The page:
To help you move forward and begin to feel more grounded, I have enlisted the help of my good friend, Jennifer Sutton. Jennifer has a toolbox of practices to help you regain your sense of personal power.
Some of the ideas may seem foreign but take a chance on seeing what modality or concept resonates with you. It’s a journey and you are going to get there! I believe in you and know, after seeing countless clients recover, that it’s possible to make it to the other side.
If you are facing or have faced divorce, ask yourself these questions:
- Do you run out of stores crying when “your song” comes on?
- Do you feel regret, sadness, or anger when you hear that song that used to be the love song of your relationship?
- Would you like to feel safe hearing it, again?
Music elicits emotion in most people. Couples usually have at least one song they consider “our song” and many use that song in their wedding ceremony or as their first official dance during the reception. And it feels wonderful, loving, and hopeful!
What happens when the relationship ends?
The process of divorce is rarely a smooth tune especially if you have been dealing with a narcissist or toxic spouse. Many folks have what they consider to be negative reactions every time they hear that song for years (maybe even decades!) to come. Sometimes they never feel safe hearing it. In other cases, if the person is lucky, the song is brought back to life when they fall in love with someone new and the subject of the love story has shifted, and being in love feels strong and safe, again.
The song is just another representation of your personal power in the situation. When you reclaim your heart, you can hear the song and enjoy it.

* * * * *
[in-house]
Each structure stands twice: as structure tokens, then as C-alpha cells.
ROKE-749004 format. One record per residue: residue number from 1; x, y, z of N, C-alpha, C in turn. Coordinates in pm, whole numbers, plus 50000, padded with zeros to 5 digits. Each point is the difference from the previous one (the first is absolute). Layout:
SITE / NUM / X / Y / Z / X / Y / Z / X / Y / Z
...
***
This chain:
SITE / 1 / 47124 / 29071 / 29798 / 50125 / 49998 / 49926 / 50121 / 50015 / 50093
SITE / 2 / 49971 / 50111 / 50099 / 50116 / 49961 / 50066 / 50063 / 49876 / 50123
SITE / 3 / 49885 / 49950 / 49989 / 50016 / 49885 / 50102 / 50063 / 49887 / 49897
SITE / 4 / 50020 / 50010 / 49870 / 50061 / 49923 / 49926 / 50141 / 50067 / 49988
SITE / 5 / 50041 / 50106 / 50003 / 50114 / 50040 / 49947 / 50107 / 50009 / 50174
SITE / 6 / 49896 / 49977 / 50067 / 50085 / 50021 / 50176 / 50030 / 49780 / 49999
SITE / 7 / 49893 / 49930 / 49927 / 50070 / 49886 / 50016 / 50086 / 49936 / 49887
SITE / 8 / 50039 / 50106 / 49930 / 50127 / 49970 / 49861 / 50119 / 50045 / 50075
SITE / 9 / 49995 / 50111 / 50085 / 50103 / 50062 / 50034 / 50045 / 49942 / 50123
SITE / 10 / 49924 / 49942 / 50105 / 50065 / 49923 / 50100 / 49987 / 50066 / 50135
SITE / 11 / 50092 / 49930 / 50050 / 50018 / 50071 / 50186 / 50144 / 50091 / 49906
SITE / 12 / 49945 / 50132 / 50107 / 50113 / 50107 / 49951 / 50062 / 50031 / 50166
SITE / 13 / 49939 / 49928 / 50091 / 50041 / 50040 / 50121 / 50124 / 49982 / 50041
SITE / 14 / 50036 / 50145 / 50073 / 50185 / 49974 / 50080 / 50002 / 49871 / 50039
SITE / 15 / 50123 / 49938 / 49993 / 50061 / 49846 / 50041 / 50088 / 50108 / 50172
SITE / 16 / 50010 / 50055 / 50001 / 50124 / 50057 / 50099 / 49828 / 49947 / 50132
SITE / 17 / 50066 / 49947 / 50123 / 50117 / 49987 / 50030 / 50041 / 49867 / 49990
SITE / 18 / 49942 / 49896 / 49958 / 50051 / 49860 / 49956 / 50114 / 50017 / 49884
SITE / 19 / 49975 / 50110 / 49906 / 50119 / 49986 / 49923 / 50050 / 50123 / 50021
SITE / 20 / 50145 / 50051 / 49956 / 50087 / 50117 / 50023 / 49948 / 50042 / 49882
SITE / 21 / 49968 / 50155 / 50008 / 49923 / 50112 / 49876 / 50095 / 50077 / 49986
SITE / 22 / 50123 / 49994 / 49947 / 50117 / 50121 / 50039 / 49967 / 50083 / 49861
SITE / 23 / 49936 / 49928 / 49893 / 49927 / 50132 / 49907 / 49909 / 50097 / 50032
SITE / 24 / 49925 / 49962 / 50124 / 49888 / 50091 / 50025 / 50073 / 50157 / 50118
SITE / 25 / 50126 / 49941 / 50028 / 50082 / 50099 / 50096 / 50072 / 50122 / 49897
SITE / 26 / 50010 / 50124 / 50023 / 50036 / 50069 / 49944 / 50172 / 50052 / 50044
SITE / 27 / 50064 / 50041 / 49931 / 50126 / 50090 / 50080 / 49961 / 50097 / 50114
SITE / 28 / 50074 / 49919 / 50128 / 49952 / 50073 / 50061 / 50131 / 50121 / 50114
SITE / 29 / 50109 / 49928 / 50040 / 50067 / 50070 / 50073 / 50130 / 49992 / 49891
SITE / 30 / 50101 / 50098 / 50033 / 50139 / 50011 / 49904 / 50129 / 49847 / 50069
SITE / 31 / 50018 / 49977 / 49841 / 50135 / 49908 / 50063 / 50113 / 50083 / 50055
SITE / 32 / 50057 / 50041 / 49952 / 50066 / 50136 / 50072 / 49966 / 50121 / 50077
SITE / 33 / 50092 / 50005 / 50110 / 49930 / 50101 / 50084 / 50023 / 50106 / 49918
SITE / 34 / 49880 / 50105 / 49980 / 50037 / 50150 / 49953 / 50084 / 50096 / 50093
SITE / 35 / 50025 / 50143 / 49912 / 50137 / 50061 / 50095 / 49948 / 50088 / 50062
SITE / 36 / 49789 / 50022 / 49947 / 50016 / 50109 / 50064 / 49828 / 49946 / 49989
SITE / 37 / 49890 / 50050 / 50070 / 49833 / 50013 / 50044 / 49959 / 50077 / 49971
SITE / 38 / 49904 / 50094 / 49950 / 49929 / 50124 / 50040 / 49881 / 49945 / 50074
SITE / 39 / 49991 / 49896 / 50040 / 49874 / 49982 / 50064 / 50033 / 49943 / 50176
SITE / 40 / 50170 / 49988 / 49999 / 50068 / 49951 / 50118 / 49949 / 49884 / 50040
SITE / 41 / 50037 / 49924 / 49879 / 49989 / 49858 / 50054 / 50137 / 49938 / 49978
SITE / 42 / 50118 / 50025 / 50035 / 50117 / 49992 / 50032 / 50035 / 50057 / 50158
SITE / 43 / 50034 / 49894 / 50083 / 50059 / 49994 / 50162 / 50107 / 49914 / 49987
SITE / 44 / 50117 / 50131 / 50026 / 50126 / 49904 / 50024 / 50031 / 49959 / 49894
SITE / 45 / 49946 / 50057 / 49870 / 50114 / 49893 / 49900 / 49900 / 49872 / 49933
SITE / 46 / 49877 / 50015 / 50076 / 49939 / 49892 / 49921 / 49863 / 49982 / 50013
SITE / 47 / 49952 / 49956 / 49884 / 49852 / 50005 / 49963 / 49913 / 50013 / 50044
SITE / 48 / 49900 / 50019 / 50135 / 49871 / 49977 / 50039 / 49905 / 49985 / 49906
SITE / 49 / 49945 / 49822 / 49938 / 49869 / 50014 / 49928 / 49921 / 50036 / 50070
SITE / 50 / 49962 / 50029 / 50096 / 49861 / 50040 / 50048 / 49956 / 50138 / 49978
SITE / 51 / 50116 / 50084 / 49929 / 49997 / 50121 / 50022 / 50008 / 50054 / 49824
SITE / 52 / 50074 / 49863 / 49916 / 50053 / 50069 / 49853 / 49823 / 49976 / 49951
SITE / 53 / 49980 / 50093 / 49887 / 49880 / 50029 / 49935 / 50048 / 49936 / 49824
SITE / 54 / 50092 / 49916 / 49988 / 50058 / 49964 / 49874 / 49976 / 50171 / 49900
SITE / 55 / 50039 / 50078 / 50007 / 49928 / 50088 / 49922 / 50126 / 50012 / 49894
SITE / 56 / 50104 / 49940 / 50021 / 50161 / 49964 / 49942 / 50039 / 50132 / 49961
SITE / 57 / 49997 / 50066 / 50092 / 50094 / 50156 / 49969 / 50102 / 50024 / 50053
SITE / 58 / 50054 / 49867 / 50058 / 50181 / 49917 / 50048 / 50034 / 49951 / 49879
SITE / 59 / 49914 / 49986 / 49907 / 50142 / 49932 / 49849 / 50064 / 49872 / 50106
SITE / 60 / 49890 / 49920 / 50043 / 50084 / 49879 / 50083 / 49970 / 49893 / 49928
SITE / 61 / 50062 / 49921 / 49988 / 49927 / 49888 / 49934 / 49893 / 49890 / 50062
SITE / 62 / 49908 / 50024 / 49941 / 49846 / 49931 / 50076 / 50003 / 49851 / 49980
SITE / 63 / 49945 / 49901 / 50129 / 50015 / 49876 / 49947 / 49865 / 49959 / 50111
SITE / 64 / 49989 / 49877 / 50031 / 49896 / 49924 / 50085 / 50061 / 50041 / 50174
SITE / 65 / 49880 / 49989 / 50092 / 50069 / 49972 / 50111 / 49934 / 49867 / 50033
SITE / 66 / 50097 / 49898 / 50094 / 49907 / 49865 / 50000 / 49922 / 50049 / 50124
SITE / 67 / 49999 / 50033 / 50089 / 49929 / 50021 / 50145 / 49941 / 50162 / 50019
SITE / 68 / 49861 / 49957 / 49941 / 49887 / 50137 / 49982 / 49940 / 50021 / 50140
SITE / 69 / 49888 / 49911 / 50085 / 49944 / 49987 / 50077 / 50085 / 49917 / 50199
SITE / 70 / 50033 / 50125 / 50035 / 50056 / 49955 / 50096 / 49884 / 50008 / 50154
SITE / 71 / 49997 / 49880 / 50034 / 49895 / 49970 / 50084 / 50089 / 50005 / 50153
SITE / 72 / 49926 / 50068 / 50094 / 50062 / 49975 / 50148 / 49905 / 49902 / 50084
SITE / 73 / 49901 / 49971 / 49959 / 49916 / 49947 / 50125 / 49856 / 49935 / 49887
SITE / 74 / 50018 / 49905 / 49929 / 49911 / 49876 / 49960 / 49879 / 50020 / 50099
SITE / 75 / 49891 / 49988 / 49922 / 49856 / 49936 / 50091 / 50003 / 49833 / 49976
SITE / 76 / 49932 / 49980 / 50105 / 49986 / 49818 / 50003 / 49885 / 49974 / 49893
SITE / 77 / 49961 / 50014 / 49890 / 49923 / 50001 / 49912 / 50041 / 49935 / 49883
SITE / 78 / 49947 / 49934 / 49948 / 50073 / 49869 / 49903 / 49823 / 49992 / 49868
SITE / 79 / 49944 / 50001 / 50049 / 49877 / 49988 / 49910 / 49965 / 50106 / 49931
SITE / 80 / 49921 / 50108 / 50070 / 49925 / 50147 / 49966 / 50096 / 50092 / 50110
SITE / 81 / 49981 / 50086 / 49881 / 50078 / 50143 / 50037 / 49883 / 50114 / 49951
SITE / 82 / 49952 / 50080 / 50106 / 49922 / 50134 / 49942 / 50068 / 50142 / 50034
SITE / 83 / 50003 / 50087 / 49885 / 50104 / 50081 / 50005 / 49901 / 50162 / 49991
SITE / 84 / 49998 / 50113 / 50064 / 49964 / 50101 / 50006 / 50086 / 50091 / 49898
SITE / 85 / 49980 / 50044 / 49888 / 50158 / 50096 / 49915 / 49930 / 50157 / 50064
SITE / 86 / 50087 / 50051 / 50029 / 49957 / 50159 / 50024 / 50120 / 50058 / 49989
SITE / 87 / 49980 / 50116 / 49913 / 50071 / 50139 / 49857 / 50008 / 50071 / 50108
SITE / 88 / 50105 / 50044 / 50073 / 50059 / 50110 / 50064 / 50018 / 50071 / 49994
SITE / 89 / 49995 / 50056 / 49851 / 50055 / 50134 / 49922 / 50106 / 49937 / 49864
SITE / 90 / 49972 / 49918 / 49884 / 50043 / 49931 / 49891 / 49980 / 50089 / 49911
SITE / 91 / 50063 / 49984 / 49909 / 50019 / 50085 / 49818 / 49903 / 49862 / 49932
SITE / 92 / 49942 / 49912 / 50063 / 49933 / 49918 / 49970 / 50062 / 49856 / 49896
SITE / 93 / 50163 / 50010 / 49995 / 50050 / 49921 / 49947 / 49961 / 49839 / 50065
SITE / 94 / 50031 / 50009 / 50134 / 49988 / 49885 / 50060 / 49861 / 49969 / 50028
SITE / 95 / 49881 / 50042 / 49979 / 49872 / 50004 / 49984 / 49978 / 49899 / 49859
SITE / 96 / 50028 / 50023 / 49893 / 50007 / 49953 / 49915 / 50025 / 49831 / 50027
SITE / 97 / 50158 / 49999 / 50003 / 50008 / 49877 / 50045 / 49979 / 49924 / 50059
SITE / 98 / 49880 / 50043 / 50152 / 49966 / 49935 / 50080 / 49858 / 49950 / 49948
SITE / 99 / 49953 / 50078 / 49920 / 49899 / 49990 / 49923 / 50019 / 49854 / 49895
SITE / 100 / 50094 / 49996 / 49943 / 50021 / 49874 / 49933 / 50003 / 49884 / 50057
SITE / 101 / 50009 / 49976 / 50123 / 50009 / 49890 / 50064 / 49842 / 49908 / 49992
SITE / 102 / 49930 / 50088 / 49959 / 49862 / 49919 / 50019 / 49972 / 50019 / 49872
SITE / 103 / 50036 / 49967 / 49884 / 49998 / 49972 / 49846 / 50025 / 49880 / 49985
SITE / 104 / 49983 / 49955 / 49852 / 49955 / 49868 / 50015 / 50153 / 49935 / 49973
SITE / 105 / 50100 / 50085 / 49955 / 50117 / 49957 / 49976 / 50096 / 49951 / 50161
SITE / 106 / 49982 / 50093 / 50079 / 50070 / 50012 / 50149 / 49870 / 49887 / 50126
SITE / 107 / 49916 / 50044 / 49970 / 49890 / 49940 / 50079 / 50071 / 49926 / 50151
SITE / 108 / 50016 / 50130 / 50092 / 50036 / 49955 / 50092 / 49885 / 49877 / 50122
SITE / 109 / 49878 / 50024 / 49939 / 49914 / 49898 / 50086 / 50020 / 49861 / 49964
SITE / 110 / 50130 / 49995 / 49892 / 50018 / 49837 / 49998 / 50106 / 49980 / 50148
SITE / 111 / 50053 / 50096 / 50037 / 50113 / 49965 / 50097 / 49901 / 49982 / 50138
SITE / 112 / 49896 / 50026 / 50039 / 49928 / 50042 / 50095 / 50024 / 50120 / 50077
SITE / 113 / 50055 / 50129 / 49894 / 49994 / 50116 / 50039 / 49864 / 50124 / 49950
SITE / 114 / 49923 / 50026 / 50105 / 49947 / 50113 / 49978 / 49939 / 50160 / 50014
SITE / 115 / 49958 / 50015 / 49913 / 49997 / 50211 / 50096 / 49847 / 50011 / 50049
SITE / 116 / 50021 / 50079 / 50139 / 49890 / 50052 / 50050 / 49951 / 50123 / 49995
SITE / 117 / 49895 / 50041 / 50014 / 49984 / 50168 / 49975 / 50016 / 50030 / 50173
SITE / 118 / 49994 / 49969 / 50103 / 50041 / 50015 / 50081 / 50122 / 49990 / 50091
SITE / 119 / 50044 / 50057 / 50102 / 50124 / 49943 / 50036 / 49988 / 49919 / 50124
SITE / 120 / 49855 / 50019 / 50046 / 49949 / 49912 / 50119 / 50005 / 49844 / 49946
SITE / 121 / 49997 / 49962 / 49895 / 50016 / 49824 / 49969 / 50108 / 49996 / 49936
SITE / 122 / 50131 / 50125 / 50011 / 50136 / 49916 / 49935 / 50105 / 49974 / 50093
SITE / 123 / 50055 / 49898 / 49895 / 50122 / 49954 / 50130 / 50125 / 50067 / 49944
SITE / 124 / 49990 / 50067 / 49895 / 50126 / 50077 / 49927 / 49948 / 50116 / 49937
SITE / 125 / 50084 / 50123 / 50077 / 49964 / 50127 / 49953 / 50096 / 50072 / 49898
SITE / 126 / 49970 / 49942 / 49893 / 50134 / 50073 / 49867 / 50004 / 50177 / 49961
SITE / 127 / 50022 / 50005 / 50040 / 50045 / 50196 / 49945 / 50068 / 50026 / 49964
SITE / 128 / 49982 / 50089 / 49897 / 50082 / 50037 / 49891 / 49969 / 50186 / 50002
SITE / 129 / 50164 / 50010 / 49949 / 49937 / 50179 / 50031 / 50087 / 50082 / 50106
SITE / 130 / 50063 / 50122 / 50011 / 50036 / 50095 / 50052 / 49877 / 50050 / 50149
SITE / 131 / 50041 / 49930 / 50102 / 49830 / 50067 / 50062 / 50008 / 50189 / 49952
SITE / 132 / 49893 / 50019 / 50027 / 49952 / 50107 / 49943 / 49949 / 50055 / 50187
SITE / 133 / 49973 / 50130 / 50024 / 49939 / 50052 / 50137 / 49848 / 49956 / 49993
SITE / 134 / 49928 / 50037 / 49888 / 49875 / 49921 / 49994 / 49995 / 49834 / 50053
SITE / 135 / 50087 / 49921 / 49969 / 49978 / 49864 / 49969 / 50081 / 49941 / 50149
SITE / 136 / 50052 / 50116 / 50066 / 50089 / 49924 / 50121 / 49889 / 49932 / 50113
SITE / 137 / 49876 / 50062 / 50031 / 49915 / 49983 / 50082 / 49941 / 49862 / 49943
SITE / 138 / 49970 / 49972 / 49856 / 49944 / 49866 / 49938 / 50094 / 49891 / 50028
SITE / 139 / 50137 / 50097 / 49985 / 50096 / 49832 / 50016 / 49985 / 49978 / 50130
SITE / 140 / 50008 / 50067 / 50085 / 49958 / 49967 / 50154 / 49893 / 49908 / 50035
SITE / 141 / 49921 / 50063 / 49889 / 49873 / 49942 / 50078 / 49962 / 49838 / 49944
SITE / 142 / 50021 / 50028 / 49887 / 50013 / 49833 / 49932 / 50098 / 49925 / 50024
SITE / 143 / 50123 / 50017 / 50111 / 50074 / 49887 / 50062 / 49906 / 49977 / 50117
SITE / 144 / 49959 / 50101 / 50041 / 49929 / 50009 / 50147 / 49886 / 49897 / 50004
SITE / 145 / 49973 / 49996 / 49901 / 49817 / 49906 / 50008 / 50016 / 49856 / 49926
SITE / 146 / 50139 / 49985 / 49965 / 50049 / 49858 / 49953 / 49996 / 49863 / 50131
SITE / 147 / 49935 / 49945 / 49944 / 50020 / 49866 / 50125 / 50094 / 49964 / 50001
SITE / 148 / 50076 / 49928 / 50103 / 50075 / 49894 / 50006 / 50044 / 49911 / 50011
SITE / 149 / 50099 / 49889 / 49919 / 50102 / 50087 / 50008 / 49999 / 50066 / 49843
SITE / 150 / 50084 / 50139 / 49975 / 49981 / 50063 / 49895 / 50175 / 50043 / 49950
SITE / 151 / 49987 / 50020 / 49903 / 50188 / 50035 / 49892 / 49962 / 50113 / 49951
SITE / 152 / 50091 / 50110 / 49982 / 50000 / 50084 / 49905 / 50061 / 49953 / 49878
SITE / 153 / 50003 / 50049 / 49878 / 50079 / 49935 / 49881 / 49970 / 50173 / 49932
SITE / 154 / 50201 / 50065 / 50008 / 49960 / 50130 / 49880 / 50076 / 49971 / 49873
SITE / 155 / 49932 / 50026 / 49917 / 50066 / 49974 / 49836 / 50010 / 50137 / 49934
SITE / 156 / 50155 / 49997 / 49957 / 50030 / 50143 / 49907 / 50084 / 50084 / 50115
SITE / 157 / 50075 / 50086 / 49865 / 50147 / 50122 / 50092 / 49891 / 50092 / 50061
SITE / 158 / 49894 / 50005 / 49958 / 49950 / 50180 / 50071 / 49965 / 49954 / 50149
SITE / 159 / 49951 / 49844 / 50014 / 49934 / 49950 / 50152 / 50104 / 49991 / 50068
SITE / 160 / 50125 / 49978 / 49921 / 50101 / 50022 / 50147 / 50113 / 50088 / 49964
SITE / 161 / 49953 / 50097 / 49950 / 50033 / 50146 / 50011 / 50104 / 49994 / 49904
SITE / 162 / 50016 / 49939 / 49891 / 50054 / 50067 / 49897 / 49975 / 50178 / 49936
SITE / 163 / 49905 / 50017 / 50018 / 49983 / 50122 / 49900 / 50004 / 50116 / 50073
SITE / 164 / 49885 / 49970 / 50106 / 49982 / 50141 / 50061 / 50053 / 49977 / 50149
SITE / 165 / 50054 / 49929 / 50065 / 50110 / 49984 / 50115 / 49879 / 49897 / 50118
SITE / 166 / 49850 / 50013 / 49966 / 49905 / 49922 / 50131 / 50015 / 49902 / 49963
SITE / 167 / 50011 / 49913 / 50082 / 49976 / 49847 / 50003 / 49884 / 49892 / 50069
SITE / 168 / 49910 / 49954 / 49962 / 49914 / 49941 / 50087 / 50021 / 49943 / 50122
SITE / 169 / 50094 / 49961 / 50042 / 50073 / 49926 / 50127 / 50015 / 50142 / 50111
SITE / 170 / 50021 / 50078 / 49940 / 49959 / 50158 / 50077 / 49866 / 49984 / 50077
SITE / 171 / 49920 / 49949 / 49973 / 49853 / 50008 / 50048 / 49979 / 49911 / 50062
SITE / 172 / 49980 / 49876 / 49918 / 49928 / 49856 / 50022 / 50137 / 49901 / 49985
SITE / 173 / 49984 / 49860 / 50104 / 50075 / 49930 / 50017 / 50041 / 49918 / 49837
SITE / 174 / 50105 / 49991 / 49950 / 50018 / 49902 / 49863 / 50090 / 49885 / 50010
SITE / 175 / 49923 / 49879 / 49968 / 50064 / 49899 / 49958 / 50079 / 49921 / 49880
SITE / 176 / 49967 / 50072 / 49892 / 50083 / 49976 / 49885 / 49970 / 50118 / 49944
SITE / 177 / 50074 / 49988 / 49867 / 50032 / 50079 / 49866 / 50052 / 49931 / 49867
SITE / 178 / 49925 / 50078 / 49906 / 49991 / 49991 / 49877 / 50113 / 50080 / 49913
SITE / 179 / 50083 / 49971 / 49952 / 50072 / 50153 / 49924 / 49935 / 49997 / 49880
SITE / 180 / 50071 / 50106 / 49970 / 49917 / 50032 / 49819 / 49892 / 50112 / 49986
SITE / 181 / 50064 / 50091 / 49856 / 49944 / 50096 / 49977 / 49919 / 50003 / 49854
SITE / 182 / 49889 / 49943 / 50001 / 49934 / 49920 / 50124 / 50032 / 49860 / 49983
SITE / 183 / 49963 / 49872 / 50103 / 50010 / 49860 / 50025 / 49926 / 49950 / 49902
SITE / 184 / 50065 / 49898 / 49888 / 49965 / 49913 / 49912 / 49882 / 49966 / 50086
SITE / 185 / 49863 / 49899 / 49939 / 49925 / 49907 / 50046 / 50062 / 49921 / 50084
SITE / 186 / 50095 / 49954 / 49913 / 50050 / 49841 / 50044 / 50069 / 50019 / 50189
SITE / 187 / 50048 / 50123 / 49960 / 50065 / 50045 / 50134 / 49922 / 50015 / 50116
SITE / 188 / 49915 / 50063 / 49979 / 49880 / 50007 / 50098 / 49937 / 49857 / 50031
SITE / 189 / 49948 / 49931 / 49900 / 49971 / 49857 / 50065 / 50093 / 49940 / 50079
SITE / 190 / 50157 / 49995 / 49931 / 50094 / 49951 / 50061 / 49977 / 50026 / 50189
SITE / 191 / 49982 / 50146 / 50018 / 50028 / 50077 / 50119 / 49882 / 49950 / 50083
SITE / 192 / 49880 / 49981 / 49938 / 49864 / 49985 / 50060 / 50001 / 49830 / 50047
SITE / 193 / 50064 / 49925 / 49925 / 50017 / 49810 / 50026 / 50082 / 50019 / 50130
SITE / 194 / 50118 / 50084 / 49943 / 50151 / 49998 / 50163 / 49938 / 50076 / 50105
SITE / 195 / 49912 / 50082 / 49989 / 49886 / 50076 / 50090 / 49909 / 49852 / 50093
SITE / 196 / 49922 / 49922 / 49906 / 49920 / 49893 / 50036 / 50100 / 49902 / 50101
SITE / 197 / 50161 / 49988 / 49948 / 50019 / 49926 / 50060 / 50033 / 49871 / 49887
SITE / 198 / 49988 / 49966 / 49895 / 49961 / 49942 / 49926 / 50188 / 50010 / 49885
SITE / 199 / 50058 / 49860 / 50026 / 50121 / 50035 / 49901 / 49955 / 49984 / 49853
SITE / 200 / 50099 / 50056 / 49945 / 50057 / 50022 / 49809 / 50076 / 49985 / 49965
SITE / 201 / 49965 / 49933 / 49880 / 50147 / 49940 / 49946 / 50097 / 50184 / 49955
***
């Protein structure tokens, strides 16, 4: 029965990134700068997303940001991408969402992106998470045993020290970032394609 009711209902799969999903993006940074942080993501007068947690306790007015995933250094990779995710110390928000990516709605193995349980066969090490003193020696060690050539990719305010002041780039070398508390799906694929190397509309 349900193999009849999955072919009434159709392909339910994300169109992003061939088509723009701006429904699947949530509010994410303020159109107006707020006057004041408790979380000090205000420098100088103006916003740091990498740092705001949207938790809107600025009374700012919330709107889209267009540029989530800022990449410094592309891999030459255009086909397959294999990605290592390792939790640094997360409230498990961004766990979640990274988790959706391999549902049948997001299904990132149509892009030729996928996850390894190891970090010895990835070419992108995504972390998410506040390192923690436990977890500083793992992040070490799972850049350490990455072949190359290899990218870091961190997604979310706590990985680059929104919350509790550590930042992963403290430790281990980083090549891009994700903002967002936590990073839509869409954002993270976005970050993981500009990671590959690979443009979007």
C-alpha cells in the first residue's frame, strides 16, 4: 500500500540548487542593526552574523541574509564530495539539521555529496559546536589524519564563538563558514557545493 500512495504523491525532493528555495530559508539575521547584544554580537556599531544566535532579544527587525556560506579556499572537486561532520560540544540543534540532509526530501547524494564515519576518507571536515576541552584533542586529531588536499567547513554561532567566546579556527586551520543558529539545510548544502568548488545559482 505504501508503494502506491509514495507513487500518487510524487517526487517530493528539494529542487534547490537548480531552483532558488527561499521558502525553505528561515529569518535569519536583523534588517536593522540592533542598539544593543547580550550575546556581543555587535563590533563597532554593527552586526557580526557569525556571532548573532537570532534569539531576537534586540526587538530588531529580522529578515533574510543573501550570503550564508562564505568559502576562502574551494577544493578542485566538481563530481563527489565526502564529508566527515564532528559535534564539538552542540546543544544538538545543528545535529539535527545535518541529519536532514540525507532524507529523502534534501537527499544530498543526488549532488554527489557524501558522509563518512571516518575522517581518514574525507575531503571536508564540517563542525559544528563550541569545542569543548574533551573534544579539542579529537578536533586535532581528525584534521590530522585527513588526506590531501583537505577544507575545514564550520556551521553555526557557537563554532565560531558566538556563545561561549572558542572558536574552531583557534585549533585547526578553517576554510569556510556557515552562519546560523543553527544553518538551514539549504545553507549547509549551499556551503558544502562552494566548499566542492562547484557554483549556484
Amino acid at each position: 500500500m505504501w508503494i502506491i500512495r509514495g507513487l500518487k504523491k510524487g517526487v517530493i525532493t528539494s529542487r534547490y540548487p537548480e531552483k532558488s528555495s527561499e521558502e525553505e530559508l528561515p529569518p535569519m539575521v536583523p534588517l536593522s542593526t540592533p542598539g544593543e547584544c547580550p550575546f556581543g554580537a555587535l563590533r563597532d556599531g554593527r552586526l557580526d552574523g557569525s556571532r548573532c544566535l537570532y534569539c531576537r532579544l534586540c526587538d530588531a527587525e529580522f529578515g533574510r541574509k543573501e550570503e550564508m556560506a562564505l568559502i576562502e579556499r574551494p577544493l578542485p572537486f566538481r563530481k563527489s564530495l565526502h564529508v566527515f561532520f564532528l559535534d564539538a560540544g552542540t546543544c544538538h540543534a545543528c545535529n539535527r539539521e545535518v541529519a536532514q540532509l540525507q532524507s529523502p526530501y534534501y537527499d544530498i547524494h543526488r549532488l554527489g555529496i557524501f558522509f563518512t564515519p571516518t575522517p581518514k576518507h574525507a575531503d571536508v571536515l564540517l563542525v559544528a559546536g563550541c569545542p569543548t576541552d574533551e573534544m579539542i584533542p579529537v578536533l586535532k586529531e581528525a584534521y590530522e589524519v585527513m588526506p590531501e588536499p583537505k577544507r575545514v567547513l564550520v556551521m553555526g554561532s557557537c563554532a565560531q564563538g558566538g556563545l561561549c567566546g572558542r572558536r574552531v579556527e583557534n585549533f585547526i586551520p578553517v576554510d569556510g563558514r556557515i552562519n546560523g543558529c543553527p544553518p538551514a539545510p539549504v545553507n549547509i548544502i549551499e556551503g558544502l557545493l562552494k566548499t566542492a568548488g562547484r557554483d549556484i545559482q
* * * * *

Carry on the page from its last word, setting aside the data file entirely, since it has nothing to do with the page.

That sounds perfectly logical, but HOW do you do it?
Here are four (4) simple steps to reclaim your power, your heart, and your song:
- Step 1: Take some deep breaths. Breathe in through your nose, slowly counting to four. Hold for a moment, then breathe out through your mouth, counting to six. Do three or four repetitions of this process, then relax back into your normal breathing pattern. This should help you create a calm feeling in your body.
- Step 2: Decide how you WANT to feel when you hear the song. Do you want to feel safe? Peaceful? Happy? Joyful? Choose how you want to feel and then find a memory of a time you felt that way (not about the song, but any time you felt peaceful, happy, etc.). Let yourself go deep into that memory and let your body feel that peace or happiness as fully as you can in this moment.
- Step 3: Bring positive curiosity into the situation while still feeling that feeling. Ask questions such as: “What if I can feel peaceful/happy (whatever your emotion is) hearing this song again?” or “Who would I be if I could enjoy this music again?” or even “What would it look like if I felt safe and empowered listening to this song?” Asking these questions will help your brain start searching for positive and empowering feelings immediately as well as when you hear the song!
- Step 4: Celebrate immediately when you hear the song and feel a little better (or a lot better)! Say something like, “yes, thank you, more please!” or just notice the better feeling and do a little thank you dance (physically or just in your imagination)–whatever you want to do to mark the change so your brain realizes it’s the preferred response. This will make it more likely that your brain will jump to this response the next time you hear the song and the time after that. And eventually, you will forget how bad it used to feel when that song came on.
This is a very simple and powerful process that can help you shift all aspects of your divorce (and other areas of your life) so that you feel your own power and you are living in your own choice, rather than falling into reactions that don’t feel as good for you.
Try it out and let me know what happens! Connect with me at www.whatifwellness.org.